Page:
Guest Post: Calculating Trignometric Values

Many students who start to learn Trigonometry often ask themselves how do we come to know that

\sin 30^\circ = \frac{1}{2} or \cos 45 ^\circ = \frac{\sqrt{2}}{2}

or for that matter any other trigonometric value?

Most of us would say use a trigonometric table or use a scientific calculator and you get the value. That’s okay, but the question still remains unanswered. How does a calculator come to know that \tan 15^\circ = 0.26794919... or how did the mathematicians create the entire trig tables when calculators were not invented? There should be some formula that tells us as to how the values are calculated. More importantly, can I, using a standard calculator, find the approximate value of let’s say \sin 50.5^\circ? Yes, there is a simple formula to find the value of sine of any acute angle. Though the formula does not give accurate results, it comes handy to know the value of \sin \theta  where 0^\circ \leq \theta \leq 90^\circ.

 \sin x ^\circ = \frac{4x(180 - x)}{40500 - x(180 - x)}.

This rational approximate formula was discovered by Bhaskara I of India in the seventh century. This simple formula enables us to calculate the sine of any given acute angle (any even obtuse angle) with a maximum absolute error of 0.00163. 

Trignometric Values

FIGURE 0.1. Difference between the actual sine value and the approximate value using the above formula

Here is the table showing the actual values of the sine function and their approximates:


TABLE 1. Difference between the actual values of sine and their approximates

Now using Bhaskara’s formula, we can derive the formula of cosine and tangent as follows:

cos x = \frac{4(90+x)(90 - x)}{ 40500 - (90+x)(90 - x)}

\tan x = \frac{x(180 - x)(x^2 +32400)}{(90+x)(90 - x)(x^2 -180x+40500)}

To find the sine values of obtuse angles use the identity \sin x = \sin(180 - x). So, if you have a standard calculator or if you are good in doing mental math, you can get fairly accurate values using Bhaskara’s formula. But if you require more accurate results, then use the Taylor / Maclaurin series. First convert the angle from degrees to radians using the formula x^c = \frac{\pi \times x ^\circ}{180}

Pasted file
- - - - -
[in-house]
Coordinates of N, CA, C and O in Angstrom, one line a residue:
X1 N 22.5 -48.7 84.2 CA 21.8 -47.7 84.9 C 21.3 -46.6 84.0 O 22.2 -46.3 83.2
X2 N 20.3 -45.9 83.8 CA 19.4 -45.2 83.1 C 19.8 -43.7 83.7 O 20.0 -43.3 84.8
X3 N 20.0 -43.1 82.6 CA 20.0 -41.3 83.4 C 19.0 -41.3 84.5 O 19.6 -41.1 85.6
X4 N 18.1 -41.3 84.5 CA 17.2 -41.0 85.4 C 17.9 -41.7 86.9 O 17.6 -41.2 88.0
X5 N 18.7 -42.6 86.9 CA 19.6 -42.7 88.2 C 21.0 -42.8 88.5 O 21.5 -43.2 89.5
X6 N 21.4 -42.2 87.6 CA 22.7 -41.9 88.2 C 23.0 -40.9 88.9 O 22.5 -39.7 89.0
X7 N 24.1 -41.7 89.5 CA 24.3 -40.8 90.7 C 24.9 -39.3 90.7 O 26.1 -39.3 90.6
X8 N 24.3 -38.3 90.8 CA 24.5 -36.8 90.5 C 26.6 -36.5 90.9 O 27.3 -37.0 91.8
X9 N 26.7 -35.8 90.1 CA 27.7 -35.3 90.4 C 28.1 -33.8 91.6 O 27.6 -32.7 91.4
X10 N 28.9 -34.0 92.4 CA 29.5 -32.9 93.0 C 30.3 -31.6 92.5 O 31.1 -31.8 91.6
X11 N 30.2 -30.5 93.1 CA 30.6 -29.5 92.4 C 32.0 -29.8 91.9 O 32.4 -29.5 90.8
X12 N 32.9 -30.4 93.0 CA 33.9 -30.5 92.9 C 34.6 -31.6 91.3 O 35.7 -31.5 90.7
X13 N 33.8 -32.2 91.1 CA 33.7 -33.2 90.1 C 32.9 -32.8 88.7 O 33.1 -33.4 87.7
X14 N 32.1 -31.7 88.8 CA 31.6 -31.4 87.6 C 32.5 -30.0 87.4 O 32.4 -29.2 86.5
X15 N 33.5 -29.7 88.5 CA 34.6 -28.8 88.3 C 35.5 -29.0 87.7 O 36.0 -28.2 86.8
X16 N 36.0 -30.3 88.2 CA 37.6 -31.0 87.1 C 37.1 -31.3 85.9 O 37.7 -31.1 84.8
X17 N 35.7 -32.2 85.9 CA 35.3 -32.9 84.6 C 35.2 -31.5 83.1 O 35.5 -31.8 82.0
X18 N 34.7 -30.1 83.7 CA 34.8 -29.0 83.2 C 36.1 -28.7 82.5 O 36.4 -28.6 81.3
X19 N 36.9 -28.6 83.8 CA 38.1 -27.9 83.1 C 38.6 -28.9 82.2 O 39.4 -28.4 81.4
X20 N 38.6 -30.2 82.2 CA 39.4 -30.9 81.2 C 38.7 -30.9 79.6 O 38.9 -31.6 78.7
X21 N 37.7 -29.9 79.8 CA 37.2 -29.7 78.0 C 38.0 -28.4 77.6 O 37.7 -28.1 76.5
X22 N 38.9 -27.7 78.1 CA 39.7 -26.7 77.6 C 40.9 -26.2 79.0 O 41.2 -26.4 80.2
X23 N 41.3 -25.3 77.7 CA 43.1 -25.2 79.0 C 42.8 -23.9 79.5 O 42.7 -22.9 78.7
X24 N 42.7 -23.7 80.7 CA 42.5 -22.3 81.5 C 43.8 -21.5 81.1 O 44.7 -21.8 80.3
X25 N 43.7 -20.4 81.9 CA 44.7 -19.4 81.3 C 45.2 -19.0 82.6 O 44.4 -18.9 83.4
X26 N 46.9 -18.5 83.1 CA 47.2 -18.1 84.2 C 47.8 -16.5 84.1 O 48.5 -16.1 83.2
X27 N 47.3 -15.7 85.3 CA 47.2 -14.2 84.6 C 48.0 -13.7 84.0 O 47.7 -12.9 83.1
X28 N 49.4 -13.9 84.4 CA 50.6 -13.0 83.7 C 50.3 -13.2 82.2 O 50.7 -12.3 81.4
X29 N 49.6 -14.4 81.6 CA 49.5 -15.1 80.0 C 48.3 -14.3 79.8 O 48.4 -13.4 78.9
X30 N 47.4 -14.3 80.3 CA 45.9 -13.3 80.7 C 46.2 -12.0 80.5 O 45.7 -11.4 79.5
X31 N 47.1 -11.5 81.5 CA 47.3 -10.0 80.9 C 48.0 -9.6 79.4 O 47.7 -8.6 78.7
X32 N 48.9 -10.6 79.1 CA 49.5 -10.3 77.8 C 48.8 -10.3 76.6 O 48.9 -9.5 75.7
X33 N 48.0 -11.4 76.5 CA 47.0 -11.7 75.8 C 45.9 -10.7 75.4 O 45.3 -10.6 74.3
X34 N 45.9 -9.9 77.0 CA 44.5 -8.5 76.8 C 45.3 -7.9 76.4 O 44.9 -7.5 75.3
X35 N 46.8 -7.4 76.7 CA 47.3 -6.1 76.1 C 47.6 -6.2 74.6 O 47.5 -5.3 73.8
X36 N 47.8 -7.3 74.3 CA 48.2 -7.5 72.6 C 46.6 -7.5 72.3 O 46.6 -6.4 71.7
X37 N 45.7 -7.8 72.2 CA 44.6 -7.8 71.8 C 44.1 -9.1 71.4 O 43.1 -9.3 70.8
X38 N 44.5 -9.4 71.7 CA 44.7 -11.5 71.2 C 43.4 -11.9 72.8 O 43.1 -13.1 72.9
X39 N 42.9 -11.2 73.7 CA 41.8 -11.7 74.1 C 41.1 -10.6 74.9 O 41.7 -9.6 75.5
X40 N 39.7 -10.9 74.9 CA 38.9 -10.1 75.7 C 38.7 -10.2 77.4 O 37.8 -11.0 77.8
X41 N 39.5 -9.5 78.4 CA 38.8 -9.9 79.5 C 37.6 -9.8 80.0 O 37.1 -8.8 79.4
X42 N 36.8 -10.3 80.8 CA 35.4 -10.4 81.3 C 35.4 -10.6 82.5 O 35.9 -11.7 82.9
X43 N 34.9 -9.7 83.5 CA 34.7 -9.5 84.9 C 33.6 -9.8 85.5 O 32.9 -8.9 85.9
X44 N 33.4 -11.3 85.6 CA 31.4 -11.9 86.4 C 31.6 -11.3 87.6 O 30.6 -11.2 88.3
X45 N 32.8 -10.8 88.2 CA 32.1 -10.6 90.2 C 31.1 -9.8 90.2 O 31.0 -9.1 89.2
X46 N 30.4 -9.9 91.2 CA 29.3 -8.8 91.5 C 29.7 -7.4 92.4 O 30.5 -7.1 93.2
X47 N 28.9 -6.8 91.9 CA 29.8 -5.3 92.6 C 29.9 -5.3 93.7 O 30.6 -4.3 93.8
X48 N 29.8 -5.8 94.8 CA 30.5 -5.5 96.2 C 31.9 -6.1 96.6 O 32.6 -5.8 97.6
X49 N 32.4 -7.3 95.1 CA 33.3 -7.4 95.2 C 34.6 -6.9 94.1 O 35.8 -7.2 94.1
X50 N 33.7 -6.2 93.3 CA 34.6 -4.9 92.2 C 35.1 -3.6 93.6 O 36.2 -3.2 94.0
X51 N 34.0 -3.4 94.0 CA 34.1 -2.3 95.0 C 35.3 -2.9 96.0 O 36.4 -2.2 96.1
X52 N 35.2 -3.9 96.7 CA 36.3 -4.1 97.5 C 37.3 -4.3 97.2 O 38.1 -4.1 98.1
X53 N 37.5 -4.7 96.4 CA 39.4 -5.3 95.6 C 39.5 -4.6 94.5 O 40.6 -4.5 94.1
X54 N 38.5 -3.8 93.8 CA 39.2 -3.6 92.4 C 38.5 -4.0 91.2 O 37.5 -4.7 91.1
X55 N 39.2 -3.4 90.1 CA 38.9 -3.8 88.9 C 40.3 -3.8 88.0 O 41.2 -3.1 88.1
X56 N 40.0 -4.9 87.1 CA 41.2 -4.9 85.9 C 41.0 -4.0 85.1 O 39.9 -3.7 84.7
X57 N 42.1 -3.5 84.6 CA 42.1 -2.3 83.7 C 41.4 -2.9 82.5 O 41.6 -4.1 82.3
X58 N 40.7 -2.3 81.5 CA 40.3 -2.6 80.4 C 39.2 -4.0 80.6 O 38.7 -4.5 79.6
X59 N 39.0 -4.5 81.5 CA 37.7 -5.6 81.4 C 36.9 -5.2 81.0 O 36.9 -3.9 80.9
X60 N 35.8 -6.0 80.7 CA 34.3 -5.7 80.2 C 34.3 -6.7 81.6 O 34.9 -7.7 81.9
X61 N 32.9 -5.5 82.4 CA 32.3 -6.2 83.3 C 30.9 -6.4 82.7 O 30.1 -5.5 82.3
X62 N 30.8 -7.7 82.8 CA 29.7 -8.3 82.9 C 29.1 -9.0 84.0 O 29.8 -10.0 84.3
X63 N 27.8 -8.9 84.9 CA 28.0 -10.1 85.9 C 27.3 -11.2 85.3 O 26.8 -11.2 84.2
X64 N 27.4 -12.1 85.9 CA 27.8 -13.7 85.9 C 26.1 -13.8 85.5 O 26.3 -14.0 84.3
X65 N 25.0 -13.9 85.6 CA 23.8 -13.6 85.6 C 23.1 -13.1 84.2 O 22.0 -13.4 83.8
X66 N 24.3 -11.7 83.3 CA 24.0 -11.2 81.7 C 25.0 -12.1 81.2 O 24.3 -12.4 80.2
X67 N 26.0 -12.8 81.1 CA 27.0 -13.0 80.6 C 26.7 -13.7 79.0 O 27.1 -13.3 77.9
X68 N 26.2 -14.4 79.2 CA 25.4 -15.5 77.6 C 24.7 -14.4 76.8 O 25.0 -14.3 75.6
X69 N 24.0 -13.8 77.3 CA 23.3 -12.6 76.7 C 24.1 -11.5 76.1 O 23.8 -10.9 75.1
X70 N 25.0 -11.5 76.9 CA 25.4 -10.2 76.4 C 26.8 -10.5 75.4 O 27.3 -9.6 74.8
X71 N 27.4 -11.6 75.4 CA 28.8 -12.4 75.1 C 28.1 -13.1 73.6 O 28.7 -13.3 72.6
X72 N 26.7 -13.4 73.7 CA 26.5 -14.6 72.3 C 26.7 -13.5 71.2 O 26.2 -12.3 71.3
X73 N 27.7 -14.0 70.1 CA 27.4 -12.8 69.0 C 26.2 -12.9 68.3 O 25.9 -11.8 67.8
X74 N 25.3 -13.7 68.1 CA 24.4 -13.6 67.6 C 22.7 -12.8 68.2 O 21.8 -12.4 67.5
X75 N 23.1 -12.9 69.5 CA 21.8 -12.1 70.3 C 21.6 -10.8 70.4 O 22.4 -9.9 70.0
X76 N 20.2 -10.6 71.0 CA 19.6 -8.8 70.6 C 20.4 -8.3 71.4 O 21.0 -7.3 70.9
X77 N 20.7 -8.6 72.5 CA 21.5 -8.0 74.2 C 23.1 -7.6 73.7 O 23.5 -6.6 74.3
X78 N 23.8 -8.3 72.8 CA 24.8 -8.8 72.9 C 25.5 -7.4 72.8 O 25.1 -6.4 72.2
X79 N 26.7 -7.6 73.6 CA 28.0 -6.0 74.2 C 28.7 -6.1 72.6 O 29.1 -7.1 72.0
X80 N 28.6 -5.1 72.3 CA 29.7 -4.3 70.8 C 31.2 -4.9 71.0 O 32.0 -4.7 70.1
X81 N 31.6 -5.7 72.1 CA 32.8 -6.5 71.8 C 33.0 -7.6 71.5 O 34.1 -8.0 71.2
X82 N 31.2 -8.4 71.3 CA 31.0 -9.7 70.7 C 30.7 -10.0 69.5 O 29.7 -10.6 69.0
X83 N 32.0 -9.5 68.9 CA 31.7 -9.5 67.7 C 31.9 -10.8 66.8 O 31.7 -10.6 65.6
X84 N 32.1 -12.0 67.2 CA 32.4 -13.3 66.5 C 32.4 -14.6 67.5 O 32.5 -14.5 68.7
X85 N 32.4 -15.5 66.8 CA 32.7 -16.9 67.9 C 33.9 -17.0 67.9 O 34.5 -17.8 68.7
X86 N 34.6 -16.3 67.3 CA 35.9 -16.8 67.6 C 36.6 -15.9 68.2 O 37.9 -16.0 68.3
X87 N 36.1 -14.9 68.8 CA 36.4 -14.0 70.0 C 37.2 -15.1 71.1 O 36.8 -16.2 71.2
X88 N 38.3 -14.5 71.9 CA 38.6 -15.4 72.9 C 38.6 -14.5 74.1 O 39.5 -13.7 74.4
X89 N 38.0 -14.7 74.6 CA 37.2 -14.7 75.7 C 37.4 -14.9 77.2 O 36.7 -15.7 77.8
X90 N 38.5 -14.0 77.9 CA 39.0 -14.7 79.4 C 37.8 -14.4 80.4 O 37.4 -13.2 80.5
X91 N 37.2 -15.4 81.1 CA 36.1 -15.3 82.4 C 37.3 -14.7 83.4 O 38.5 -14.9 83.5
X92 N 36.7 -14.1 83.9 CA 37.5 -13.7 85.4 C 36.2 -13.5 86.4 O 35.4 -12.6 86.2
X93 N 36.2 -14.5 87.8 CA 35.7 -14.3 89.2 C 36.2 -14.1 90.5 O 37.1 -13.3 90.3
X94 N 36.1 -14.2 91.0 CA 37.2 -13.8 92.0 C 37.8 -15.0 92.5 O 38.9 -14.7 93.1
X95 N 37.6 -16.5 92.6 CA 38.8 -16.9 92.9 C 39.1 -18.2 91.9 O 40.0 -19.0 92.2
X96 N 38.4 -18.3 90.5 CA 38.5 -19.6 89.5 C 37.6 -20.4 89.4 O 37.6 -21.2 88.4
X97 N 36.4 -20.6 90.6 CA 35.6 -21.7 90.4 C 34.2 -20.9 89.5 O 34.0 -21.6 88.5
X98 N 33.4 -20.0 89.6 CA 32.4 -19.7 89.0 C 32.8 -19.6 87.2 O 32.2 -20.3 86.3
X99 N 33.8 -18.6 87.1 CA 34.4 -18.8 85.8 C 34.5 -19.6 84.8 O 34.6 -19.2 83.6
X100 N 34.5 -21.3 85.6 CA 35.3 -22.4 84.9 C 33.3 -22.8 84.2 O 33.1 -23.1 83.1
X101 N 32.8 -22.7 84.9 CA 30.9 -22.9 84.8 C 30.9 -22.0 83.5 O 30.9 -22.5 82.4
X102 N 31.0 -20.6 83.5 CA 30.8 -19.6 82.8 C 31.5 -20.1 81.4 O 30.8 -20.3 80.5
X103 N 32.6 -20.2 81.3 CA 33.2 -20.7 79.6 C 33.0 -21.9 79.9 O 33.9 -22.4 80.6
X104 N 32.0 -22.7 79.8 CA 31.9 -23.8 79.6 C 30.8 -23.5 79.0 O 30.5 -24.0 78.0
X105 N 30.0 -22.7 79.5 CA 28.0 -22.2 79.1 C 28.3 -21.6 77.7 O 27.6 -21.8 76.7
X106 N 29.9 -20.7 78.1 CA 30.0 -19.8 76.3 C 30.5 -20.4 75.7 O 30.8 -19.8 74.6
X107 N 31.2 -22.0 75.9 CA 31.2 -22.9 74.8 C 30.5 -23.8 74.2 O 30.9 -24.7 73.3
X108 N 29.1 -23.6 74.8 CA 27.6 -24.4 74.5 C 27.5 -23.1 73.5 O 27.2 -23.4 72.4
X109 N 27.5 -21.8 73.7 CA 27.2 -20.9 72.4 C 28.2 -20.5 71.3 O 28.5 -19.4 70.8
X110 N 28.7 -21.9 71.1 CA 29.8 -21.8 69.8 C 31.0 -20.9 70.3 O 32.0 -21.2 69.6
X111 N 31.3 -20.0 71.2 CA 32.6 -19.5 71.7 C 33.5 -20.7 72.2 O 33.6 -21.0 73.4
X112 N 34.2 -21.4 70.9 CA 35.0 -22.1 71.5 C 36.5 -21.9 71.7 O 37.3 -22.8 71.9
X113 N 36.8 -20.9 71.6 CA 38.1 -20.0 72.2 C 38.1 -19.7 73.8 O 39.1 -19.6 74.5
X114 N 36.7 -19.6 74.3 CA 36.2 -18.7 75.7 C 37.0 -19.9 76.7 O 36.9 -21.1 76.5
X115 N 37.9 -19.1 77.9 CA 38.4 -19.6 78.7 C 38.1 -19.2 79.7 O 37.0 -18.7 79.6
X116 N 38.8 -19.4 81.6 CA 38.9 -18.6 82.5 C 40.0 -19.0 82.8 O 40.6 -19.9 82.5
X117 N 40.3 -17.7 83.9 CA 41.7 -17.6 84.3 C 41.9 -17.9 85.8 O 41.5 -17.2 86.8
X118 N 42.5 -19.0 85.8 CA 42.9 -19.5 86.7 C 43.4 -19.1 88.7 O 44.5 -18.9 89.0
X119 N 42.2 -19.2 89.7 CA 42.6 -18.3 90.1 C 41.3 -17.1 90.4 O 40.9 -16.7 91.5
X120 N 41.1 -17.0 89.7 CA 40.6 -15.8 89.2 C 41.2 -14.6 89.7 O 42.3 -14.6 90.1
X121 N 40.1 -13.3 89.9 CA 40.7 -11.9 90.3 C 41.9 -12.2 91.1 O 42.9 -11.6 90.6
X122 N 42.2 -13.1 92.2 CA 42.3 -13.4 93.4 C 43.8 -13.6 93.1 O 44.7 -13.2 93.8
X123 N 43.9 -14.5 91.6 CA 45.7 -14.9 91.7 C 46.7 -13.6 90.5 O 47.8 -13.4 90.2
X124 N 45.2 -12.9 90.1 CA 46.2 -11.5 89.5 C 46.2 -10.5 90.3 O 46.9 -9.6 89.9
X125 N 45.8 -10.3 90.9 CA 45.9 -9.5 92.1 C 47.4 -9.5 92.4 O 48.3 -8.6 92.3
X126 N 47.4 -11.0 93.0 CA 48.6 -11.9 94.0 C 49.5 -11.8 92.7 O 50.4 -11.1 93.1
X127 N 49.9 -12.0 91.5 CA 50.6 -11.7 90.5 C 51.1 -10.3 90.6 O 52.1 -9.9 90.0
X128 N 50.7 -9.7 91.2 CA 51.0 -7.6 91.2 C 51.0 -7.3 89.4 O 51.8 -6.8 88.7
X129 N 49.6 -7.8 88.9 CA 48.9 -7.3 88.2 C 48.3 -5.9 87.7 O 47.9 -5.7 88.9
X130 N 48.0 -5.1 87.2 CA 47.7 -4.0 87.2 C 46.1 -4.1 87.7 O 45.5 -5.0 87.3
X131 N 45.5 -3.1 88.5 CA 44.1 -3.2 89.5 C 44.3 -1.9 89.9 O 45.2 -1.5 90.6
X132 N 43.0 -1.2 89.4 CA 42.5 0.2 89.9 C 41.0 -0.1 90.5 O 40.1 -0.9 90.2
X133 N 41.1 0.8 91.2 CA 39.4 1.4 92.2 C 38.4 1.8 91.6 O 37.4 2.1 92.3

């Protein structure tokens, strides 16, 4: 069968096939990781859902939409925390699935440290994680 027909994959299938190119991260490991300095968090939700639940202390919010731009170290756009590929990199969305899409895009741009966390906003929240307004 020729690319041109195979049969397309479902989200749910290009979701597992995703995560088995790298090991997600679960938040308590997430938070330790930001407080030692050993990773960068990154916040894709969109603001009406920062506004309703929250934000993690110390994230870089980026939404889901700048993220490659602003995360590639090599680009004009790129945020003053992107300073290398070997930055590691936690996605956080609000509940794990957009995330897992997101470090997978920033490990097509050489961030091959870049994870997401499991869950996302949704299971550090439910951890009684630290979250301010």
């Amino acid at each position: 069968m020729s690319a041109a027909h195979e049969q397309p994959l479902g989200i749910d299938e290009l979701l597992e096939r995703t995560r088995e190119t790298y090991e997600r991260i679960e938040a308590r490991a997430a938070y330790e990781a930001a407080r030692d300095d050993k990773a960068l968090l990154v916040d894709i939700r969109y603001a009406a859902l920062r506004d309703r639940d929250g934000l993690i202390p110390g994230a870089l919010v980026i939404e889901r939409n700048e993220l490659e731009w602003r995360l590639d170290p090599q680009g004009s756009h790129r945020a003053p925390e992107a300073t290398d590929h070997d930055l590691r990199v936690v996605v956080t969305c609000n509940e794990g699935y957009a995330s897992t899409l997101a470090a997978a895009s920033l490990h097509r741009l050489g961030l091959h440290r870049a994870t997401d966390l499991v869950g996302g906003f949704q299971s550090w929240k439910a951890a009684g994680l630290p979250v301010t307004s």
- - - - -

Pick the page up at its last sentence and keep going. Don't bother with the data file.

\sin x = \sum^{\infty}_{n=0} \dfrac {(-1)^n} {(2n+1)!}x^{2n+1} = x - \dfrac{x^3}{3!} + \dfrac{x^5}{5!} -\dfrac{x^7}{7!} + \dfrac{x^9}{9!} - \dfrac{x^{11}}{11!} + \cdots.

Of course, we can’t go on forever and we need to stop the above formula somewhere. More terms mean more accuracy. So suppose you want to find \sin 38^\circ , first convert 38^\circ into radians.

x^\circ = \frac{\pi \times 38}{180} = 0.6632.

The ! mark in the above formula is the factorial function. So, 3! = 3 \times 2 \times 1 = 6

\sin 38 ^\circ = \sin 0.6632 \approx 0.6632 - \frac{0.6632^3}{6} + \frac{0.6632^5}{120} - \frac{0.6632^7}{5040} + \frac{0.6632^9}{362880} - \frac{0.6632^{11}}{39916800}

\sin 38^\circ = 0.61564.

The actual value of \sin 38^\circ = 0.61566. The absolute difference being 0.00002. It should be noted that here the value of \pi and angle in radians are rounded to 4 decimal places. Again, more digits mean more accurate.

About the Author

My name is Sohael Babwani from Mumbai, India. I give private tuitions to schoolchildren. I teach all subjects including Maths. In the year 2004, I had written an article “An Extended Approach to the Julian and the Gregorian Calendar” This article was published in The Mathematical Gazette, London. I have made a blog/website explaining the same.

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